A few days ago, through the comments section of another blog entry, I had an exchange with the playwright, Stephen Adly Guirgis. He took issue with my interpretation of his play, The Last Days of Judas Iscariot which I had written as a letter to the editor some three years ago in response to the Boston's Weekly Dig having picked the Company One production as one of their Best of 2006.
Where we disgreed is that I interpreted the play as hipster revival of the old anti-Semitic canard that places the blame for Jesus' crucifixion on the Jews. Guirgis contends that this was not his intent. I have no reason to doubt his sincerity and at this point choose to look at this as an illustration of the real hazards that Jewish-Christian dialogue can sometimes smash itself upon, even when the interlocutors' intentions are the best. Yet, despite these hazards, this dialogue needs to occur, precisely because of an often horrific shared history.
To begin, a Dig staffer added this bold faced title caption to my letter:
Every point made in a play must be countered by an opposing point consisting of exactly as many words and spoken at a comparable volume. Only that way will theatre come alive again.
I wonder by what criteria Jenna Scherer selected to include The Last Days of Judas Iscariot as part of her roundup of the year's best theatre (12.20.06). While I confess that Stephen Adly Guirgis has a gift for writing dialogue that led to excellent performances by some of Company One's better actors, Guirgis's overall sloppiness placed it close to the bottom of my list for 2006.
Numerous scenes were completely irrelevant to the courtroom drama. Lengthy monologues by characters that appear nowhere else in the story implied that Guirgis either had not finished writing the play before opening night, or that he was simply trying to give some of the actors something to do instead of sitting backstage for over an hour. The ending, to the extent there was one, demonstrated that Guirgis was unable to handle any of the cans of worms that he himself had opened.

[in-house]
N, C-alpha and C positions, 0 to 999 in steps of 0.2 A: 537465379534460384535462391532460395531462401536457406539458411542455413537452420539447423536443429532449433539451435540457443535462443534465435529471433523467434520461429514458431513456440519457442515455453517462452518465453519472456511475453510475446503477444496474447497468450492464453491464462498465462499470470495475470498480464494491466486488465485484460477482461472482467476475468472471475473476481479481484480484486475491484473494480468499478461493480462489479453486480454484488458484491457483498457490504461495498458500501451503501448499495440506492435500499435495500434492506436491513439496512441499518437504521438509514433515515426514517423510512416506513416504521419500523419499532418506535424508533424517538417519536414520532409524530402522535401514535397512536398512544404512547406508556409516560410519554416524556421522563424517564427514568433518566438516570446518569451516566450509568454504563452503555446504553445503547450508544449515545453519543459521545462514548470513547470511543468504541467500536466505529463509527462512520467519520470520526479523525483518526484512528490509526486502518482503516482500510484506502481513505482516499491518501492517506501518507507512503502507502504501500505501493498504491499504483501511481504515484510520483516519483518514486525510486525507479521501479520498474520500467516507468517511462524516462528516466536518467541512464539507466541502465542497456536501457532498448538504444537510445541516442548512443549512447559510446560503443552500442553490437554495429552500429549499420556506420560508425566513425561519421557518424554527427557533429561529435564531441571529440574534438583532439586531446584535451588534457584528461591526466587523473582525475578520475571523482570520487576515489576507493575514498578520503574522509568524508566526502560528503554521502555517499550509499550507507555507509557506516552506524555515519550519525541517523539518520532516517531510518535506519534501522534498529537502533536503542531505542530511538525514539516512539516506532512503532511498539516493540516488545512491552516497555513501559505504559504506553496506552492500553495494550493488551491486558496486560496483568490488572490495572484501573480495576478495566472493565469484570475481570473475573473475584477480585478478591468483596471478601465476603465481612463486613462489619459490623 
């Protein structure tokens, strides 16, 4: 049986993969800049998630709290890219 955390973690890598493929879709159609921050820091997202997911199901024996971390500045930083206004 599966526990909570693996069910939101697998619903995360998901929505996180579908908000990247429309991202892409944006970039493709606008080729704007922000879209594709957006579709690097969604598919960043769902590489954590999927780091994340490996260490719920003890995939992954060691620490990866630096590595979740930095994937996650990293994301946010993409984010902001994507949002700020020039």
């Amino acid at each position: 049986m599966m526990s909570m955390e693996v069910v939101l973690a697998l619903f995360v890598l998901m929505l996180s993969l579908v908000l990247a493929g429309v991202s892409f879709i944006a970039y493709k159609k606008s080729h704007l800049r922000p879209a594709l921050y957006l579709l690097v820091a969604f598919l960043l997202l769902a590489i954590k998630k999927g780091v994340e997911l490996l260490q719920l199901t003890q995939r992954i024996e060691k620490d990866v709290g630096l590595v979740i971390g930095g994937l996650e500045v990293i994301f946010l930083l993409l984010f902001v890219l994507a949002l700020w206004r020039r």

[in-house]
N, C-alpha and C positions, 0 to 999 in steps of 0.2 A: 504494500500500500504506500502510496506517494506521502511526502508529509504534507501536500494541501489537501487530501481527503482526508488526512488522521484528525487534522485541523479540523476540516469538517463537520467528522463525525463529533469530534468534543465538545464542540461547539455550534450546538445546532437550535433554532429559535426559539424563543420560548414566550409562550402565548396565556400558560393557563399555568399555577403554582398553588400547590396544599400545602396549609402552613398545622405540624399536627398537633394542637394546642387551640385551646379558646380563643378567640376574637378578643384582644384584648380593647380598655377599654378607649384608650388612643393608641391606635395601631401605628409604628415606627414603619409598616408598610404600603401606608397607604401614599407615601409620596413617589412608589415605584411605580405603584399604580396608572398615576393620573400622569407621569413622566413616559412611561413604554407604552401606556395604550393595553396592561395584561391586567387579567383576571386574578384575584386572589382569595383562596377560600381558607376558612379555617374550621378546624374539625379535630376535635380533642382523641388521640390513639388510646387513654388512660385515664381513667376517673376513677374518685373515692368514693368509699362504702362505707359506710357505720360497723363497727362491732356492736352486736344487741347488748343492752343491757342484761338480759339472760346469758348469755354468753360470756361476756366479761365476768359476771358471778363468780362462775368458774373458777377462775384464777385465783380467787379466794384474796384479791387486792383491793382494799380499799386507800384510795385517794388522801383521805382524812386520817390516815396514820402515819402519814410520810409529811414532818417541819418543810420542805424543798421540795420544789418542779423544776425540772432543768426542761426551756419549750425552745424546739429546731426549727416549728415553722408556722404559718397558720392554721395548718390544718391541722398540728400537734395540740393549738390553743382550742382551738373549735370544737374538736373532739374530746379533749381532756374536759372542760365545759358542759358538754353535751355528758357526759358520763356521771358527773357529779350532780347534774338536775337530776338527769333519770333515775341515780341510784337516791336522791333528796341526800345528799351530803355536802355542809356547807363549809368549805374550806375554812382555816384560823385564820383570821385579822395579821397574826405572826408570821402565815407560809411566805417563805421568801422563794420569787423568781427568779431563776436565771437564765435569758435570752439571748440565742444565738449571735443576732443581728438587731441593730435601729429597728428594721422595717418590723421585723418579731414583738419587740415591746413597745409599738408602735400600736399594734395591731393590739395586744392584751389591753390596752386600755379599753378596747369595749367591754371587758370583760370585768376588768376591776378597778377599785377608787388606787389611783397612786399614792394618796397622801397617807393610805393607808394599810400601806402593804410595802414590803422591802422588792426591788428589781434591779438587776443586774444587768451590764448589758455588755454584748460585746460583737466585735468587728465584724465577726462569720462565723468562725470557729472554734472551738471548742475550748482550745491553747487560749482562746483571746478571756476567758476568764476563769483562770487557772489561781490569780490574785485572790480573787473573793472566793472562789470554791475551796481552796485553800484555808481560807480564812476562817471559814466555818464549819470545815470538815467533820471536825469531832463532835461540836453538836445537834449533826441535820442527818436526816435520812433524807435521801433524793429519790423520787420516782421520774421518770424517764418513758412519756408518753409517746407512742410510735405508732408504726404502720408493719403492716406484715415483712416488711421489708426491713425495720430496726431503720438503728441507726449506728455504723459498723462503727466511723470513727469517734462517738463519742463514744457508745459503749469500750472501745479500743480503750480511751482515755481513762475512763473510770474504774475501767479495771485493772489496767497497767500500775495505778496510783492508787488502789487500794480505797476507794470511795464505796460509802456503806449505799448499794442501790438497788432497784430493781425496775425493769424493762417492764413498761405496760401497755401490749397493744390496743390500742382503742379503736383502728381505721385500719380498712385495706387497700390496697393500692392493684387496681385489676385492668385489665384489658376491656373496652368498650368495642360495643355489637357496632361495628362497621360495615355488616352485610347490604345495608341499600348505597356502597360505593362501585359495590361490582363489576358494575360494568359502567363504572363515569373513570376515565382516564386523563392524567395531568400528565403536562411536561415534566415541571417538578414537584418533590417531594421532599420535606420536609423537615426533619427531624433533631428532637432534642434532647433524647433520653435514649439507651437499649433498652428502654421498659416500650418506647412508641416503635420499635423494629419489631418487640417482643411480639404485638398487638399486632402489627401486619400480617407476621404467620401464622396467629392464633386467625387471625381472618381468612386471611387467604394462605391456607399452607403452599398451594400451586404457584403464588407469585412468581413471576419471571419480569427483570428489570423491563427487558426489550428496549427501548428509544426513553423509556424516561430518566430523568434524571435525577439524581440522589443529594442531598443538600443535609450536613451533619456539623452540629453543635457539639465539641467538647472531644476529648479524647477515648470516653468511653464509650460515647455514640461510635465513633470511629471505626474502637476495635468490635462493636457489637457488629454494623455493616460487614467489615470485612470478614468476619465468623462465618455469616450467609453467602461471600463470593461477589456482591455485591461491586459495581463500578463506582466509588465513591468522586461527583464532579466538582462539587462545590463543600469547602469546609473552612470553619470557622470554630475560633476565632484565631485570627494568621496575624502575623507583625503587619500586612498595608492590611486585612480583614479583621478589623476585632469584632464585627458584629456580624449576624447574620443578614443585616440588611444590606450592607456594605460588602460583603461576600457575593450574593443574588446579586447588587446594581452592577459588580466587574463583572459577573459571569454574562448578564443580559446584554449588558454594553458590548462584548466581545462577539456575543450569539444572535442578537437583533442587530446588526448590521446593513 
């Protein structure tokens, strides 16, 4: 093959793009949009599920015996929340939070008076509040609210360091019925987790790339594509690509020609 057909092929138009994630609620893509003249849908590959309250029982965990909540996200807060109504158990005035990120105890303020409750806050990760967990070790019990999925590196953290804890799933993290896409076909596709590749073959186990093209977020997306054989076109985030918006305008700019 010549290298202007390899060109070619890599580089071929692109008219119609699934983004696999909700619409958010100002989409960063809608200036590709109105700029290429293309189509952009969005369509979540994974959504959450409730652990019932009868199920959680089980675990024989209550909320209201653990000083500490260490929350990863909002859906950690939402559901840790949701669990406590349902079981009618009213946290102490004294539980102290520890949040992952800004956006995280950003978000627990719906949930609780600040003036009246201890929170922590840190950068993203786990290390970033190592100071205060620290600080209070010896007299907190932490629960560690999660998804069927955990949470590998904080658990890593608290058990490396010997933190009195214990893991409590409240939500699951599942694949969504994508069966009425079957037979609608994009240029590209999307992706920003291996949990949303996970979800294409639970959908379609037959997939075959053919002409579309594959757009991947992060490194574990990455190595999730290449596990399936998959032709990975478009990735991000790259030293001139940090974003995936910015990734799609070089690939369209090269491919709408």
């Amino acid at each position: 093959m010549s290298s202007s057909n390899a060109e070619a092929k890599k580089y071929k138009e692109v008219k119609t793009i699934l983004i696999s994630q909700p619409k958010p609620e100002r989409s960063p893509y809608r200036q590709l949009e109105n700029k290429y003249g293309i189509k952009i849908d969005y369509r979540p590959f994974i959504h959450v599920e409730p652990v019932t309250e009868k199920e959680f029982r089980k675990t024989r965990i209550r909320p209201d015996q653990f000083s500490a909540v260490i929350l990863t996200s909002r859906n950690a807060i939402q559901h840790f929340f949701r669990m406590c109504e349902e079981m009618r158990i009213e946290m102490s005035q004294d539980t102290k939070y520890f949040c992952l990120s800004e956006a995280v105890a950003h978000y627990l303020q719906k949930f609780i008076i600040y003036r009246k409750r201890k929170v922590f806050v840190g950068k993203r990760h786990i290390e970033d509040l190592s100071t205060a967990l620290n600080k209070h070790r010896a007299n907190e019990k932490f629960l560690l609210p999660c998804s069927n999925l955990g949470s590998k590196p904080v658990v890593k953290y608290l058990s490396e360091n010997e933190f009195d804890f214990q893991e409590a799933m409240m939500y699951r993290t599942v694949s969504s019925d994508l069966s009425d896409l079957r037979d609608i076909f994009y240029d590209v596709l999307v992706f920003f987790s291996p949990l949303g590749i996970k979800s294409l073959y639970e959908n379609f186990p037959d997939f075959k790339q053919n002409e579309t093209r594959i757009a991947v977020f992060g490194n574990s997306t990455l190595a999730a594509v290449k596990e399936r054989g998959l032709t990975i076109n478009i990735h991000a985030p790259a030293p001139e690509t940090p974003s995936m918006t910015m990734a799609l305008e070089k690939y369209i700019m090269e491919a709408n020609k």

Leaving aside the structural problems, the second half of the play repeats again and again the old anti-Semitic canard that the Jews are the ones who murdered Jesus (a central theme of the Passion plays, and Mel Gibson's film version). Pontius Pilate even makes a point that he had washed his hands of the affair, and is a saint in the Ethiopian Church. It is not wrong for a writer to create anti-Semitic characters, but to leave their statements un-countered is highly questionable.
The Last Days of Judas Iscariot also has countless moments of misogyny to which there is never any rebuttal. How does a male witness sexually harass a female defense attorney with impunity? Or a male prosecuting attorney sexually harass a female witness? Guirgis seems to like his female characters neatly classified as mothers, whores and nuns, and he appears to take pleasure in humiliating the mothers and the whores.
Guirgis does a great job writing for the mafia characters on HBO's The Sopranos, but theology is well beyond his abilities, as is anything whose form demands that the plot threads be tied up by the end of the evening. Does Jenna Scherer pay any attention to the writing?
This letter, no longer available on The Dig's website, simply floated on my soon to be neglected pages on authorsden (neglected because I desired the greater flexibility of the blogger platform) and on rare occasions referenced here and there.
Eventually, some three years later, on January 28, 2010, on an unrelated blog post, I received this comment from an anonymous poster, apparently identifying himself as Stephen Adly Guirgis:
Mr. ThalTaken at face value, I had to consider Guirgis' point of view as sincere, even if that's not what I saw in his play, so after several hours, I posted this response: